Google Buys DoubleClick for $3.1 Billion

Internet titan Google has decided to flex some of its fiscal muscle, announcing a $3.1 billion agreement to acquire online advertising firm DoubleClick, itself one of the largest players in the online advertising arena. The deal expands Google’s dominance of the market, giving it both new technology to compliment Google’s existing AdSense offerings, but also DoubleClick’s considerable demographic data and client base. Cash from the deal goes mainly to DoubleClick’s primary owners, private equity firms JMI Equity and Hellman & Friedman, who took DoubleClick private in a $1.1 billion deal in 2005. The acquisition is Google’s largest to date, and weighs in at nearly double the size of the company’ much-publicized $1.65 billion acquisition of video sharing site YouTube in October, 2006.

The DoubleClick acquisition is a quick way for Google to establish a major presence in the display and brand advertising markets as a way to compliment Google’s existing text-based ad system. Google says it remains committed to ensuring that advertisements are relevant and don’t detract from the user experience, while at the same time offering advertisers and site operators new opportunities to accurately target potential customers and monetize their sites. “Sponsored information served by Google has always been, and will always be, clearly distinguished from objective content available via our search results and across our partner network,” wrote Susan Wojcicki, Google’s Vice President of Product Management, in Google’s official blog. “We want you to find the information that you are looking for—be it in an ad or elsewhere—quickly and without hassle. We know that our collaboration with DoubleClick will serve and advance this goal.”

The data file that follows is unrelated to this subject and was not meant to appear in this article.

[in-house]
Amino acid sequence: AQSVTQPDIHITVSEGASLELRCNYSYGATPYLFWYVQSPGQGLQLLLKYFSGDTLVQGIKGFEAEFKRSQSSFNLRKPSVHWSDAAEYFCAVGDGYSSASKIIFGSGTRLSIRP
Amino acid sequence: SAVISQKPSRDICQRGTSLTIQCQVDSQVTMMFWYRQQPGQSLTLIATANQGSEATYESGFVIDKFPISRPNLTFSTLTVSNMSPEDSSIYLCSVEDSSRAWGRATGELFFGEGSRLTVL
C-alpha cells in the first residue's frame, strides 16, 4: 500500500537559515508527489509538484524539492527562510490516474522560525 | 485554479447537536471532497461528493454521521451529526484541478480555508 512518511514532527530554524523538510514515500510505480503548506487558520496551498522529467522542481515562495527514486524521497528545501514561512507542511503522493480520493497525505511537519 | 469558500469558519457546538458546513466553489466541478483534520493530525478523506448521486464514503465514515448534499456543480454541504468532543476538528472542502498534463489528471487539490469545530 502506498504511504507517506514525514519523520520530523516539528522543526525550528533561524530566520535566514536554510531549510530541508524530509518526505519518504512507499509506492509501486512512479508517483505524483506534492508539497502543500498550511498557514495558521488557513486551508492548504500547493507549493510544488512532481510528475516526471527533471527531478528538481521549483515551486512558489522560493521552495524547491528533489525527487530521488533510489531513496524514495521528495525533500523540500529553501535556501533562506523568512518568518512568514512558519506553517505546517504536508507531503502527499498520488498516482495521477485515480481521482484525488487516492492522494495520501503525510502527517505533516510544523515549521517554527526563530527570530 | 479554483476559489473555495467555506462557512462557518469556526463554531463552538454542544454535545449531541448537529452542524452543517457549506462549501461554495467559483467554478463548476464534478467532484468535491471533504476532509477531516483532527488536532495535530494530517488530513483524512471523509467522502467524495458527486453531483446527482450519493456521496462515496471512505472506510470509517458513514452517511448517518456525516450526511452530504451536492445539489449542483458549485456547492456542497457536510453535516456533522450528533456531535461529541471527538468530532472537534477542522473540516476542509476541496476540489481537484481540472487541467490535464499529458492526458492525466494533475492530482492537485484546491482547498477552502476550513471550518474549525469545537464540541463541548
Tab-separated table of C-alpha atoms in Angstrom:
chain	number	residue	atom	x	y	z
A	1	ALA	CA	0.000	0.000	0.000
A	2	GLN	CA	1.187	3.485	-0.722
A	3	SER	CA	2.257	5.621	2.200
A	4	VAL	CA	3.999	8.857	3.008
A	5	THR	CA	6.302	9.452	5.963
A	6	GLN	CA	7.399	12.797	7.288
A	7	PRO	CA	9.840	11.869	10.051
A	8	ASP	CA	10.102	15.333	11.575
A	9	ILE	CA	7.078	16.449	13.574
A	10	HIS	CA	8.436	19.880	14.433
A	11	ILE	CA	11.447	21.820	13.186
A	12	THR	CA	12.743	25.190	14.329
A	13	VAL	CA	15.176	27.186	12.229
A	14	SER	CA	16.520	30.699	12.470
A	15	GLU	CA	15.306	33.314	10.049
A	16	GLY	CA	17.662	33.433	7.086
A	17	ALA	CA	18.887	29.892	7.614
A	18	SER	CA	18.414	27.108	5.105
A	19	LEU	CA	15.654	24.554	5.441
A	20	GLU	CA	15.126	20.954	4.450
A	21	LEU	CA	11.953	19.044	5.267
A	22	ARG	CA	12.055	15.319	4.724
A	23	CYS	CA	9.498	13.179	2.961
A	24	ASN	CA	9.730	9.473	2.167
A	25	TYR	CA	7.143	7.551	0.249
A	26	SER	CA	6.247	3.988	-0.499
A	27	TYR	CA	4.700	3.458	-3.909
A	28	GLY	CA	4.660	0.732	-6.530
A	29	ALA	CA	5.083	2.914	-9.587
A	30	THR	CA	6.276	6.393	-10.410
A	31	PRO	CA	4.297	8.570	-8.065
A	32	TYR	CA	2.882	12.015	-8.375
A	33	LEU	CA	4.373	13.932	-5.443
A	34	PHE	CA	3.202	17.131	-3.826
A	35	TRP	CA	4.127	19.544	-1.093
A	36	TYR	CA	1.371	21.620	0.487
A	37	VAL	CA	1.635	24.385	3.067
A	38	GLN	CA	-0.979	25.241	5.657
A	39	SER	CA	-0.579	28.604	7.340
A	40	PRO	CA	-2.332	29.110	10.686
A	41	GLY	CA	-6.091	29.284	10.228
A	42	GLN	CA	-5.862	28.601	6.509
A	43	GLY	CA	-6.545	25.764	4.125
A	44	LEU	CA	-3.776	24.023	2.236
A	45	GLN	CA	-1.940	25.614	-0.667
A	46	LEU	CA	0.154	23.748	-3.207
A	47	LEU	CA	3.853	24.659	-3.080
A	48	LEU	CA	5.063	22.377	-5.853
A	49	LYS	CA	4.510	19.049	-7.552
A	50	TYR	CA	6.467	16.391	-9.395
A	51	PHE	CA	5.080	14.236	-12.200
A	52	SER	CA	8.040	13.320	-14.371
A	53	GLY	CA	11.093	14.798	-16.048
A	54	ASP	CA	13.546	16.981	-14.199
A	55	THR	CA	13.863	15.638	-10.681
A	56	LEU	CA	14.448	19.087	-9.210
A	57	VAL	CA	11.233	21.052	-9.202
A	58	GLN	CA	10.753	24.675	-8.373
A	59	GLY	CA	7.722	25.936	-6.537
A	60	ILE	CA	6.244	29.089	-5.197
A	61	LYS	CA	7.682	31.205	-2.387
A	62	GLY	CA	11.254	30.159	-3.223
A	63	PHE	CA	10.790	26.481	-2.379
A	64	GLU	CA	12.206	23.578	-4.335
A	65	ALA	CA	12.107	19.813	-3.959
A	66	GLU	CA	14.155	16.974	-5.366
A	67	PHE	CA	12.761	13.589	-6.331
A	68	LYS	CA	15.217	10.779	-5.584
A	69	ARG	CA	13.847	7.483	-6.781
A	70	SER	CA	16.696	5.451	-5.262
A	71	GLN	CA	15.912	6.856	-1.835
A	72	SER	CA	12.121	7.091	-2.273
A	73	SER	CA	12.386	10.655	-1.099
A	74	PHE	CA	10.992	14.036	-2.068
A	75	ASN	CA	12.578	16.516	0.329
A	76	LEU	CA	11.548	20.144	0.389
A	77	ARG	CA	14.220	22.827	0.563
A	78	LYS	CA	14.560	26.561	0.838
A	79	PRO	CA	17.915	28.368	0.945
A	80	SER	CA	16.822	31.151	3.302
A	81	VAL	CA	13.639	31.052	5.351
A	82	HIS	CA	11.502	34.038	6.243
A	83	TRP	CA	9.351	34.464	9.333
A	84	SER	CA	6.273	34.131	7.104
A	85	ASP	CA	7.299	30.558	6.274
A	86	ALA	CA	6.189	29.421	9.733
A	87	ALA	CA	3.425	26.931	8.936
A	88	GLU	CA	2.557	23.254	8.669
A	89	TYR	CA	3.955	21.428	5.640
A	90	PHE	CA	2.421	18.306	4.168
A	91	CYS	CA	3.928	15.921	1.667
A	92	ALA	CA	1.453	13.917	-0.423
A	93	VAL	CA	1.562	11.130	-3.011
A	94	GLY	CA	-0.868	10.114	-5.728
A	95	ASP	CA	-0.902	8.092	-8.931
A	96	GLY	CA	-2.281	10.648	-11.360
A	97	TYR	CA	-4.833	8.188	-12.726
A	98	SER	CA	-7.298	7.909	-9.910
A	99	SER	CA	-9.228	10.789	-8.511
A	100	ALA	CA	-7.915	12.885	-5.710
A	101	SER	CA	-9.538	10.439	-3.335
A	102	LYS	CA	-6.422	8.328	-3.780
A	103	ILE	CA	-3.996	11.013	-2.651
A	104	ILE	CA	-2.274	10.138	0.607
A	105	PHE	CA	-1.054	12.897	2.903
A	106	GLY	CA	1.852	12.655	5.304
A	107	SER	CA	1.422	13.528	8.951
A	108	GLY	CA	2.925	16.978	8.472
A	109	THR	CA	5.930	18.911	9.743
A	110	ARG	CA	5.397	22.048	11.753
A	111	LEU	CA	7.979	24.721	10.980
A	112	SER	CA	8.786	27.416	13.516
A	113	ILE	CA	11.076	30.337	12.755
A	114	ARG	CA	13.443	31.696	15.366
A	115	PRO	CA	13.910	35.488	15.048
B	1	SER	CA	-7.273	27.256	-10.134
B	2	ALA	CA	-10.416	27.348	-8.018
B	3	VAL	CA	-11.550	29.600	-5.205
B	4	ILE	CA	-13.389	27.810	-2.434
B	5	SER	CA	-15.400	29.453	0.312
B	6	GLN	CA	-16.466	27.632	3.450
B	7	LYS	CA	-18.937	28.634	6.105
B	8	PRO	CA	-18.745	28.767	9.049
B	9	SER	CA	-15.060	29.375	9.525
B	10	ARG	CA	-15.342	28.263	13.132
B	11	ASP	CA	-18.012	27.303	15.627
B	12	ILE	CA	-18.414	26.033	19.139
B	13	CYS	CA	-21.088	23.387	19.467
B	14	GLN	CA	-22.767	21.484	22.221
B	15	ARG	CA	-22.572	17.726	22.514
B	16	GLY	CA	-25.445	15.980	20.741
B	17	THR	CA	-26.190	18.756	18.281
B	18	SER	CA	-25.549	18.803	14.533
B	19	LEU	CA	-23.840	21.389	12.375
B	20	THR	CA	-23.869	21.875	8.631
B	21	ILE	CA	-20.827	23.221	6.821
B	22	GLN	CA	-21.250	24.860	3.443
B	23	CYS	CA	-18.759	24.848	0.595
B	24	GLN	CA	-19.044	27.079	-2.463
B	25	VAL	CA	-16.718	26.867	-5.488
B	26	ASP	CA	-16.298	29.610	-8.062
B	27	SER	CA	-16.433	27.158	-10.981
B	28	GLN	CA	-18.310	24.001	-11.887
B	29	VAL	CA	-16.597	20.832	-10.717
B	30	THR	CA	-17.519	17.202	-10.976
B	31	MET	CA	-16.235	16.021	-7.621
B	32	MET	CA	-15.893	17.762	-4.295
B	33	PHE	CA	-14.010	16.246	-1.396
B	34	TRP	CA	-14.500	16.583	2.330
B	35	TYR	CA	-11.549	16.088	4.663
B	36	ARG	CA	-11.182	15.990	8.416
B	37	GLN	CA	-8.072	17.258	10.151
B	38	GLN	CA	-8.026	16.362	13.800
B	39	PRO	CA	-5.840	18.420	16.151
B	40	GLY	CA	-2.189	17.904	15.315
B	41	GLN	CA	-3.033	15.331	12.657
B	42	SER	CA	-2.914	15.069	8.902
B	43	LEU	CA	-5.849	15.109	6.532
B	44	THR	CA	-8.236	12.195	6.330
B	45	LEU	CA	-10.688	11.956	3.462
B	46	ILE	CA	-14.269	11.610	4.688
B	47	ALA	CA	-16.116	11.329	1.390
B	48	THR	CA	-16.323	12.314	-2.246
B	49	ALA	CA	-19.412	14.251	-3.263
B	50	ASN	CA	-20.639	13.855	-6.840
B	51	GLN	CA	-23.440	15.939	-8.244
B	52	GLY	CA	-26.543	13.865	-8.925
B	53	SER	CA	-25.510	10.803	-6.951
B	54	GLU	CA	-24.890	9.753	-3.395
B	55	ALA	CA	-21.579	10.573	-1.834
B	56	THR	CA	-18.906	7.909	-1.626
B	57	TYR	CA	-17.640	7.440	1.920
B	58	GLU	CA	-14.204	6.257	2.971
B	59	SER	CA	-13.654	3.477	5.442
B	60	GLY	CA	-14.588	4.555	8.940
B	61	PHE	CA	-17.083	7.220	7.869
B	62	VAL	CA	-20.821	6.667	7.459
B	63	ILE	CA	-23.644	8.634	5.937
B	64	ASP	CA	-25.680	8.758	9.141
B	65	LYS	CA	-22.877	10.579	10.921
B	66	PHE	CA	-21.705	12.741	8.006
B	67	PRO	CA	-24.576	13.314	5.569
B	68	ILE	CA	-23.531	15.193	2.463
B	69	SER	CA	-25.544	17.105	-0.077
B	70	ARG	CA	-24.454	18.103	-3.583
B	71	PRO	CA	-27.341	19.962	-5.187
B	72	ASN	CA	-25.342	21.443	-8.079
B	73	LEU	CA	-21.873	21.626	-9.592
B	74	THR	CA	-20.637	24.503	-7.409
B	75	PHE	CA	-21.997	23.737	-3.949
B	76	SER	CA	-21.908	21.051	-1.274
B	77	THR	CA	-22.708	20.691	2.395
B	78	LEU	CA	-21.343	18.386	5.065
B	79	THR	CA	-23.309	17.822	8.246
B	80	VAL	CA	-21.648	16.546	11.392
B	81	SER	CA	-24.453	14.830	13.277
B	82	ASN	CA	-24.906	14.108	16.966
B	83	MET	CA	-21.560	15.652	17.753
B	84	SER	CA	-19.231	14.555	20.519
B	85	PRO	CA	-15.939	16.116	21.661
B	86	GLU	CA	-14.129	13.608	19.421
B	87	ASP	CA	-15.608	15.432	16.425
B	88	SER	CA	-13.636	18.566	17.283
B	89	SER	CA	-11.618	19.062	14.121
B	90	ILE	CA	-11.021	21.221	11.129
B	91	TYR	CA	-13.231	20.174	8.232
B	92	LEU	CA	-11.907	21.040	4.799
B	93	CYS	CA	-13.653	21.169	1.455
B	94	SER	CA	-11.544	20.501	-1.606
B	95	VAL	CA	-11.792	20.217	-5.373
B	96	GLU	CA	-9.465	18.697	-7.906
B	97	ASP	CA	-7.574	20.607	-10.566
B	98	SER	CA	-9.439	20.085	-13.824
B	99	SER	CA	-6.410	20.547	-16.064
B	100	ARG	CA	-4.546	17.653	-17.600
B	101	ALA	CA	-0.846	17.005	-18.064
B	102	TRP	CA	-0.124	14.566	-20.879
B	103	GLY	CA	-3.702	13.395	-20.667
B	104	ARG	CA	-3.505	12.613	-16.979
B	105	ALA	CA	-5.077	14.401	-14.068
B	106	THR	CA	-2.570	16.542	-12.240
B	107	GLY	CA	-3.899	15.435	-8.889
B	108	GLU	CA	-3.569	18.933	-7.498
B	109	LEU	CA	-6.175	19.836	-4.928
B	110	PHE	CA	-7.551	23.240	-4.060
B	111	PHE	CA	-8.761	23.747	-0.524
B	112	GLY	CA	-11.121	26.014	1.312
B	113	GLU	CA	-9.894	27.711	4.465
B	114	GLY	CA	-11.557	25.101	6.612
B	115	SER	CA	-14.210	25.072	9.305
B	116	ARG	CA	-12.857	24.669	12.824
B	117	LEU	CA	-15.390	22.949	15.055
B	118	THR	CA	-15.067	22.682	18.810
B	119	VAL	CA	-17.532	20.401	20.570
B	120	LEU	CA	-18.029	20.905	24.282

Google’s move may also represent an outmaneuvering of software giant Microsoft, which was also reportedly in talks to acquire DoubleClick. AOL and Yahoo were also rumored to be pursuing the company.

DoubleClick was one of the first successful online advertising ventures, getting significant traction in the mid-1990s when Web advertising first took off. The company was the focus of consumer privacy concerns for using cookies to track Web users across DoubleClick’s thousands of advertising partners: by accepting a DoubleClick cookie from one DoubleClick client, the company could monitor the pages visited by users as they visited pages of other DoubleClick clients; the aggregate information enabled DoubleClick to profile the interests and activities of Web users. DoubleClick maintained that enabled them to serve the most appropriate ads to those users; consumer advocates saw it is an invasion of privacy.

The DoubleClick acquisition is expected to close by the end of the year, subject to regulatory approval. According to Google’s FAQ on the acquisition (PDF), Google plans to let DoubleClick operate independently until integration plans are completed.

Editors' Recommendations